Abstract

It is generally felt in the water resources community that the most significant twenty-first century public works projects will be those undertaken to correct environmental damage caused by twentieth century projects. A second axiom is that the switch from economic development to restoration and mitigation, what we call redemption, often will be precipitated by disaster. Finally, it must be expected that the repair project will cost far more than the initial public investment but also may have economic revitalization potential far exceeding anticipated environmental benefits. We examine this cycle for the federally funded Mississippi River Gulf Outlet (MRGO) navigation project east of New Orleans, beginning with its much heralded birth in 1963 as a 122 km long free-flowing tidal canal connecting New Orleans to the Gulf of Mexico and ending with its recent de-authorization and closure. We track the direct and indirect effects of the project through its commercial failure, and then on to the official denial, the pervasive environmental impacts, and finally exposure of its role in flooding New Orleans during Hurricane Betsy in 1965 and more seriously during Hurricane Katrina in 2005. Post de-authorization planning to curtail continuing environmental and economic damage now offers an opportunity to apply lessons that have been learned and to reinstate natural processes that were disrupted or interrupted by the MRGO during the half-century of its operation. One surprising outcome is that the restoration program may turn out to be more commercially successful than the original navigation project, which was conceived as an agent of economic transformation. The U.S. Army Core of Engineers still does not acknowledge, even in the face of compelling scientific evidence, that the MRGO project was a significant cause of early and catastrophic flooding of the Upper and Lower 9th Wards, St. Bernard Parish, and New Orleans East during Hurricane Katrina. A modeling effort that removed the MRGO from the landscape, and restored the cypress swamps and marshes killed by the MRGO, reduced flooding from Hurricane Katrina by 80%. We conclude that the MRGO spelled the difference between localized flooding, and the catastrophe that killed 1464 people and inflicted tens of billions of dollars of property damages. If the MRGO-caused economic damages associated with Hurricanes Betsy and Katrina are combined with those of construction, operation and maintenance, and wetlands destroyed, then the total economic cost of the MRGO is in the hundreds of billions of dollars.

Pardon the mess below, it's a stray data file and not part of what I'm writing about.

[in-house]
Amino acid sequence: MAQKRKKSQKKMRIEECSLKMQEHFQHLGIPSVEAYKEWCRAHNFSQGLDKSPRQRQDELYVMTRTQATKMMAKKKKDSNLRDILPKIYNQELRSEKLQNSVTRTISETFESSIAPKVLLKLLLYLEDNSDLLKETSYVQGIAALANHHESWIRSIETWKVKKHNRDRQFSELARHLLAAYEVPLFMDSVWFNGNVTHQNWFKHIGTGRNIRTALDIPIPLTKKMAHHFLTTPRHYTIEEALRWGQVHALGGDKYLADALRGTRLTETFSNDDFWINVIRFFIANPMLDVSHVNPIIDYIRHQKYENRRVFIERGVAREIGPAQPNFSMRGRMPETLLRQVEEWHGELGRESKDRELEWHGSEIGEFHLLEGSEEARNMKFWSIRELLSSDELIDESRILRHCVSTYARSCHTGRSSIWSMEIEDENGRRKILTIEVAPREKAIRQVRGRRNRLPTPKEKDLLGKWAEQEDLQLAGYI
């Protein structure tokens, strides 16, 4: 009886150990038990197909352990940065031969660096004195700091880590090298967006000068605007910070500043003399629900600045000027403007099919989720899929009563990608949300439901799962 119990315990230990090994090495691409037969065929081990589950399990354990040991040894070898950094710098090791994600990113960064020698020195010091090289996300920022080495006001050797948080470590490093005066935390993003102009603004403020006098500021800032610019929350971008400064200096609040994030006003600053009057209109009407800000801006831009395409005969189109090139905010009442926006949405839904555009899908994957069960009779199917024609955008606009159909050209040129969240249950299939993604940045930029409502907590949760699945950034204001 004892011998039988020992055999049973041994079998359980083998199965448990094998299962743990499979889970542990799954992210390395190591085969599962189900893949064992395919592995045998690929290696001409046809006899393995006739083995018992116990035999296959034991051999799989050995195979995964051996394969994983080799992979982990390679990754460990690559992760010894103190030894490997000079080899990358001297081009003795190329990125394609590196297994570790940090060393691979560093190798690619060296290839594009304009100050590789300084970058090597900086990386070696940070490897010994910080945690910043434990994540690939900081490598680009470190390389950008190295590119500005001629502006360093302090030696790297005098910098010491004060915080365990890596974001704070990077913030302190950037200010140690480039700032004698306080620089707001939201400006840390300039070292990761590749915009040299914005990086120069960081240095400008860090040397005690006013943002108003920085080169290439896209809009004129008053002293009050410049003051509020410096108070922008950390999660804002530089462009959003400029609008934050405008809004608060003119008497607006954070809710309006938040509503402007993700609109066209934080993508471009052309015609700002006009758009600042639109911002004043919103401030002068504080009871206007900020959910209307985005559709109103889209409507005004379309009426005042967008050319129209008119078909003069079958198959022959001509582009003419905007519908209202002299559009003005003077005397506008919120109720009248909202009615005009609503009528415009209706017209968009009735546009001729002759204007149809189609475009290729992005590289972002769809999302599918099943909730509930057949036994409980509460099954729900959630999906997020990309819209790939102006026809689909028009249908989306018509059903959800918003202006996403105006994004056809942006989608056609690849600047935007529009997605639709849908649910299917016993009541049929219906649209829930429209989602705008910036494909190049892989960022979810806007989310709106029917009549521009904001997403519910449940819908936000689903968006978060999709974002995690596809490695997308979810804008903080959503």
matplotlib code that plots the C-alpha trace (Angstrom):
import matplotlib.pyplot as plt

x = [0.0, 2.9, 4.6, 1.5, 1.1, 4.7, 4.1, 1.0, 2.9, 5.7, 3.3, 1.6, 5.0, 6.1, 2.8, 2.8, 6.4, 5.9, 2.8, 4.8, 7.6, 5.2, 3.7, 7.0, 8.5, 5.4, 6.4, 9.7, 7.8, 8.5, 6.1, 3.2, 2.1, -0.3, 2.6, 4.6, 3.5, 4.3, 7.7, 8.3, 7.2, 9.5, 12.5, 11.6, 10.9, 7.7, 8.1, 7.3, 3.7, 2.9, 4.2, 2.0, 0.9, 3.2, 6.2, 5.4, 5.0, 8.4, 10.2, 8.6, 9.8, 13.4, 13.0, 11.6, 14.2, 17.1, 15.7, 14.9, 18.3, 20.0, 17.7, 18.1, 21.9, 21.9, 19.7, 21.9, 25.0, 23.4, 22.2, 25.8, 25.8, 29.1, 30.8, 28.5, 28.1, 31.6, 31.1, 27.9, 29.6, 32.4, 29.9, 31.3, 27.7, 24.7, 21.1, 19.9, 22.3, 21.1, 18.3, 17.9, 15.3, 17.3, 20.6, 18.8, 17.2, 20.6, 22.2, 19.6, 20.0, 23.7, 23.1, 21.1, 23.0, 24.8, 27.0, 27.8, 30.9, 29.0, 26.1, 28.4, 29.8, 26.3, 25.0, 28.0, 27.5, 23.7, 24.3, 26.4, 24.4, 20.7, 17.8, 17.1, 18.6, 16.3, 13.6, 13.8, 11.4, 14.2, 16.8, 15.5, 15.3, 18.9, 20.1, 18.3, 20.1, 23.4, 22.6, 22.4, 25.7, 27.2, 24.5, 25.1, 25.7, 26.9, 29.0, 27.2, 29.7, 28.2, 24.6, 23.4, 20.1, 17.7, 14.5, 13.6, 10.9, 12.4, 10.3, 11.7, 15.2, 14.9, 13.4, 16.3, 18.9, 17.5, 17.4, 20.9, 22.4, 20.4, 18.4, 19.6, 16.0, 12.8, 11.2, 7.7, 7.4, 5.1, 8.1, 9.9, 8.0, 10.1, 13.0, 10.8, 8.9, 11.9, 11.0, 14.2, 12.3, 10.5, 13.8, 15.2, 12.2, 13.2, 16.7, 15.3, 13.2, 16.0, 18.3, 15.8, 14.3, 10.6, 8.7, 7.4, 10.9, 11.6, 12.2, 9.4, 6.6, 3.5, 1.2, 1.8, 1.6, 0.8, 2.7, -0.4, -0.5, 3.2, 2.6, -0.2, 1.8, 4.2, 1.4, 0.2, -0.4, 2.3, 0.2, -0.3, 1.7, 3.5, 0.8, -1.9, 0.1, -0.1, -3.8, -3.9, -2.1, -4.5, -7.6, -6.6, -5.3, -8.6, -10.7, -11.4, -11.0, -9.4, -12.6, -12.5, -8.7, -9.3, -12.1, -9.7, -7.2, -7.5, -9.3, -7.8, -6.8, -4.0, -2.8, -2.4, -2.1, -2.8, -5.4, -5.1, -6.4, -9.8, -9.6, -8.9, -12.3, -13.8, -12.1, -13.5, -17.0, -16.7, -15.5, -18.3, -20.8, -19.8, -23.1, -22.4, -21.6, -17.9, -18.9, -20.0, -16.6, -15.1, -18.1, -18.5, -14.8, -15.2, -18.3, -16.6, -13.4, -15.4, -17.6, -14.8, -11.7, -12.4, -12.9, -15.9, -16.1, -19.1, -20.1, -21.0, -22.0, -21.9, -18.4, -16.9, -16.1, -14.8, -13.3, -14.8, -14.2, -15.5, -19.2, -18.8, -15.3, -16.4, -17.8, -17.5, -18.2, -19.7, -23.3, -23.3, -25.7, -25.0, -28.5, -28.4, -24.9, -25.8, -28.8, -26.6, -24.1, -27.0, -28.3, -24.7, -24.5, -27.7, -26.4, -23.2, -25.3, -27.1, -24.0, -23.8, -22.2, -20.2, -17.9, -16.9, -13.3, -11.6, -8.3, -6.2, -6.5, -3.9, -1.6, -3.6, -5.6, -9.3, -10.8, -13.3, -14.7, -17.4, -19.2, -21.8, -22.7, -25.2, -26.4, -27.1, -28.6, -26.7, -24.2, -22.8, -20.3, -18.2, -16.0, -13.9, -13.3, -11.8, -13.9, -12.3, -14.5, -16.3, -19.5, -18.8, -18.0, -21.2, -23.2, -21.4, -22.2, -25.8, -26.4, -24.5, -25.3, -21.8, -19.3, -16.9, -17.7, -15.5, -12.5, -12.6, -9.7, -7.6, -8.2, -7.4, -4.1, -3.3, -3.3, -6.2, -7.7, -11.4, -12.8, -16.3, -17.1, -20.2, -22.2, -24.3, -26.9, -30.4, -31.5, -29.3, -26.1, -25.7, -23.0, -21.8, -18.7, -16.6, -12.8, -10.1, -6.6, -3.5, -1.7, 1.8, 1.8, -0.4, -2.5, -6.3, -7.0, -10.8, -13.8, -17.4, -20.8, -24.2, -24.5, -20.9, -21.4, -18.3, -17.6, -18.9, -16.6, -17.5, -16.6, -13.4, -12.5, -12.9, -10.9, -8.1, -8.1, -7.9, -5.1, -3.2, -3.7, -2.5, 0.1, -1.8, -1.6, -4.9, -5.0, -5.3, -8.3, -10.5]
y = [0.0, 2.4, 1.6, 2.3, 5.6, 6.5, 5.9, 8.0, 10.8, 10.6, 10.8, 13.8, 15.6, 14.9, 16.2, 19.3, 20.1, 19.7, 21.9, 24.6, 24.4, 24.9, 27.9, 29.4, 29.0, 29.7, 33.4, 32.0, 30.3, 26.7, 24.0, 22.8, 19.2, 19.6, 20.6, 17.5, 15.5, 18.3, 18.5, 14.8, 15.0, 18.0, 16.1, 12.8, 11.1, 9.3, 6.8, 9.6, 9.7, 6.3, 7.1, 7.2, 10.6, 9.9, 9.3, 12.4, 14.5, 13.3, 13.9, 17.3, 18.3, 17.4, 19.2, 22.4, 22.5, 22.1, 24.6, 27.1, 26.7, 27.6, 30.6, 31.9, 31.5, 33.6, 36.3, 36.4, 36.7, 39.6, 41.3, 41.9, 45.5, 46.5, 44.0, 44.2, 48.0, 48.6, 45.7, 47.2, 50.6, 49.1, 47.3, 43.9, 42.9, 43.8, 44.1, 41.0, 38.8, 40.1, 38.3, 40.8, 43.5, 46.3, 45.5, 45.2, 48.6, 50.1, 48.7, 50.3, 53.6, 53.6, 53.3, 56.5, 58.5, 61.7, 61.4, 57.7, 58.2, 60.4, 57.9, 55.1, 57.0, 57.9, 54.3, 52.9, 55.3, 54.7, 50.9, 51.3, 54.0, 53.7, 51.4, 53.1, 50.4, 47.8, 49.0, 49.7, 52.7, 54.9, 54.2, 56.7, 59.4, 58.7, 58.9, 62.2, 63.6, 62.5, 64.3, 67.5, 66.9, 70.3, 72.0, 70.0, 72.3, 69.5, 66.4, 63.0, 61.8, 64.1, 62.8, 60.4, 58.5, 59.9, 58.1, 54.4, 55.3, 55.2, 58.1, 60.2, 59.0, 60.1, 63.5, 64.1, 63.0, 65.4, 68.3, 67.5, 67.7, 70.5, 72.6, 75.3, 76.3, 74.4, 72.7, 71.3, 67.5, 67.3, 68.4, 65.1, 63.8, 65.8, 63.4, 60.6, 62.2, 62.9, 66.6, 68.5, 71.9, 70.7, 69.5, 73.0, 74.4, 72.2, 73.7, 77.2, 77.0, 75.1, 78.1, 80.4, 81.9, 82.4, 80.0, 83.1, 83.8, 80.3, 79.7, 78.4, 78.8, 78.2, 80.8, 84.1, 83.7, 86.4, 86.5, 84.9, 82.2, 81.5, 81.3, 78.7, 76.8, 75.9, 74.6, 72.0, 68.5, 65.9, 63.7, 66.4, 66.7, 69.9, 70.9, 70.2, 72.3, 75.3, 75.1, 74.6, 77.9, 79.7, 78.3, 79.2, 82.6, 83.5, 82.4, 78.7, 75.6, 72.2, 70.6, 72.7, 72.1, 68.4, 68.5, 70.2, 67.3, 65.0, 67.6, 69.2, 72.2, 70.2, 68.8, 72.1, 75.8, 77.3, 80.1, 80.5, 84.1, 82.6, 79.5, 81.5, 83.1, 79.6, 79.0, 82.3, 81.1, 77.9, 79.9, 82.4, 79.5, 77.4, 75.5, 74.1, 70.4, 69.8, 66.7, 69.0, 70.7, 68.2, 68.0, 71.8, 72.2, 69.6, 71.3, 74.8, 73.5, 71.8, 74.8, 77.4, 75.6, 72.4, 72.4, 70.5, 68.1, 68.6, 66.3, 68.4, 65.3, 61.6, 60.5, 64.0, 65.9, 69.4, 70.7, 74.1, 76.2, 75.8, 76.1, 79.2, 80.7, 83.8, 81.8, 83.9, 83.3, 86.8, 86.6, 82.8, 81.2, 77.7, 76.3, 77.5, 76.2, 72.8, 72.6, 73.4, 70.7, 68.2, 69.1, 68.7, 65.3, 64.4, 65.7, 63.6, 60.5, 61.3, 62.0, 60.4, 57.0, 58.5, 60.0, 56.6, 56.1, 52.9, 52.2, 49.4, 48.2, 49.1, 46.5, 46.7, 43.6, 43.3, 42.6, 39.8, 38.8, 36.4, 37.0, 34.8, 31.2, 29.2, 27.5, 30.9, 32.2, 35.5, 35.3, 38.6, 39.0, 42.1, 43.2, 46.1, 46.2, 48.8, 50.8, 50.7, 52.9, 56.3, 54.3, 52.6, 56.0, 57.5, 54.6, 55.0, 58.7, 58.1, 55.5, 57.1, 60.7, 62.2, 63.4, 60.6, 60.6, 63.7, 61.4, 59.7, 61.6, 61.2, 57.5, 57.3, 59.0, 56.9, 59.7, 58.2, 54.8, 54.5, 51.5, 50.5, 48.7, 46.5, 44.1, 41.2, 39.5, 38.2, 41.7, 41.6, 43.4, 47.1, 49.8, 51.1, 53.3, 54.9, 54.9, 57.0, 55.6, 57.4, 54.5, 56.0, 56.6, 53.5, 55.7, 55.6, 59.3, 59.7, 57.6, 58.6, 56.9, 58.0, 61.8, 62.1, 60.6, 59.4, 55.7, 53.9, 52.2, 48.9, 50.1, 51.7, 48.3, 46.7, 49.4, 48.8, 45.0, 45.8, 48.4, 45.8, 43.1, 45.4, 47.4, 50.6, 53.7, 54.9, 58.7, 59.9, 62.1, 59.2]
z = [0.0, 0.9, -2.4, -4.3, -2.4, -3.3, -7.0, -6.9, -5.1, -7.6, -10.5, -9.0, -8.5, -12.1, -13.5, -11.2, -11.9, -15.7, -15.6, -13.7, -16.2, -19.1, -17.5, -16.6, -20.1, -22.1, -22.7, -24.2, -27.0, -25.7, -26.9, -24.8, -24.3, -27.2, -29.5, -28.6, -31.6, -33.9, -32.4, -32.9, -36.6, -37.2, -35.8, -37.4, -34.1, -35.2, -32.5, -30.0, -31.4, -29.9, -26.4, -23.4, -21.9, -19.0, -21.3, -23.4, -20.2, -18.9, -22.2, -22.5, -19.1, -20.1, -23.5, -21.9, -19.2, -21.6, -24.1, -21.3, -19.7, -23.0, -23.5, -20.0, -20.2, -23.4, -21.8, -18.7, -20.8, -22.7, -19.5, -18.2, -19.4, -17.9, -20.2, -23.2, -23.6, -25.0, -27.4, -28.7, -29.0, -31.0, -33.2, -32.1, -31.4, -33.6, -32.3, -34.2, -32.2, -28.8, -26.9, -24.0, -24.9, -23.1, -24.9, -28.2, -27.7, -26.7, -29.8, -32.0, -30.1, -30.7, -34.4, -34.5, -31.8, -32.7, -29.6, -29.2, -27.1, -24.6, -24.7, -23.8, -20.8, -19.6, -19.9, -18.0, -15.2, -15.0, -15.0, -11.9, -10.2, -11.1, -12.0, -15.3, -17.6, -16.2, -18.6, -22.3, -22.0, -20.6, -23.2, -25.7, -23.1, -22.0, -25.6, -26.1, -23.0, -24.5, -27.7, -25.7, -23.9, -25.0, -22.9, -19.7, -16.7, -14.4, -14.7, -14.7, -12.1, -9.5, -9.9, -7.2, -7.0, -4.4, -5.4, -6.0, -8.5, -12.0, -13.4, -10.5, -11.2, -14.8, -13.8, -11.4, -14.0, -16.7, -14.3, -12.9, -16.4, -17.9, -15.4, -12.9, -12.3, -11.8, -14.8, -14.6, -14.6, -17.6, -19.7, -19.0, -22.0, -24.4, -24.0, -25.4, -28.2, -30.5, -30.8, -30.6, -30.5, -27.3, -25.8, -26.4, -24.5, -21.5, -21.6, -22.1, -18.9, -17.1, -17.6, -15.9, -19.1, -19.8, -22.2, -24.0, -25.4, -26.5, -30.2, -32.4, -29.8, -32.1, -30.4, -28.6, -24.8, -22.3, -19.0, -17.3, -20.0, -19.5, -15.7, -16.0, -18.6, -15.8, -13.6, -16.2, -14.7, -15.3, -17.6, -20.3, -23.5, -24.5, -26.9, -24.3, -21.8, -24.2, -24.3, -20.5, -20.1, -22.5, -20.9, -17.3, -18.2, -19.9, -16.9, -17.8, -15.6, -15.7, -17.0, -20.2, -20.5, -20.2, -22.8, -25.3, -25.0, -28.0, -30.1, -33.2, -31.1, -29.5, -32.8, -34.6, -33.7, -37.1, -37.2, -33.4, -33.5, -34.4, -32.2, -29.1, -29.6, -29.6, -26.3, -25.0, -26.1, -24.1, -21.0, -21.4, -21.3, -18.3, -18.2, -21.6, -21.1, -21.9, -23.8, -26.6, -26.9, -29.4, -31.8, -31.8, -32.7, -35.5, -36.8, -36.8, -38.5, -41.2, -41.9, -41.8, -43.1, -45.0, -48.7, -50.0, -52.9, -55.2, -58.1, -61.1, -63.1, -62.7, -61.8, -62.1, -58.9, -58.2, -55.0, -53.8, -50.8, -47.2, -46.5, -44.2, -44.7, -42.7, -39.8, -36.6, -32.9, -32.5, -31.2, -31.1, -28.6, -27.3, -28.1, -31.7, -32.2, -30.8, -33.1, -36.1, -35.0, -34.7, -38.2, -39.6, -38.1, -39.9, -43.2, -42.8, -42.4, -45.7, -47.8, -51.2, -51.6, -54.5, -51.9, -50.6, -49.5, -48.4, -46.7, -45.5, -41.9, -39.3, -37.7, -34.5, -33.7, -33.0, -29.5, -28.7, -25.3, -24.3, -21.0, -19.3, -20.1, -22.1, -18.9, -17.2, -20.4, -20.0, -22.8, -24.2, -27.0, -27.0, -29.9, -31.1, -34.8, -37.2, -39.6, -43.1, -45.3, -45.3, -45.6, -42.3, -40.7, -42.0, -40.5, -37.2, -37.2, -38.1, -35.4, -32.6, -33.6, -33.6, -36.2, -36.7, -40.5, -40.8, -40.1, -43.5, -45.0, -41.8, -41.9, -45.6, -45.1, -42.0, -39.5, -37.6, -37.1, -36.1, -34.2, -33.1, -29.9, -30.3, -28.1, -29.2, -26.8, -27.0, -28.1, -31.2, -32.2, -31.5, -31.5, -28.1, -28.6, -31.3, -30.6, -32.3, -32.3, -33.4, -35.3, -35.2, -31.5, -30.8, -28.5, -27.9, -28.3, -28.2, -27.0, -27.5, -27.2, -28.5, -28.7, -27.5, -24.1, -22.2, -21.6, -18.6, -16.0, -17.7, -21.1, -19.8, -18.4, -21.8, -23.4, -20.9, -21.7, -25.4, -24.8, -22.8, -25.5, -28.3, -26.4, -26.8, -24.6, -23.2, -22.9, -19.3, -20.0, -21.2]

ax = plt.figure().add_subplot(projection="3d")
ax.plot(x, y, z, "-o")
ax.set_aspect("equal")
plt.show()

You do not currently have access to this content.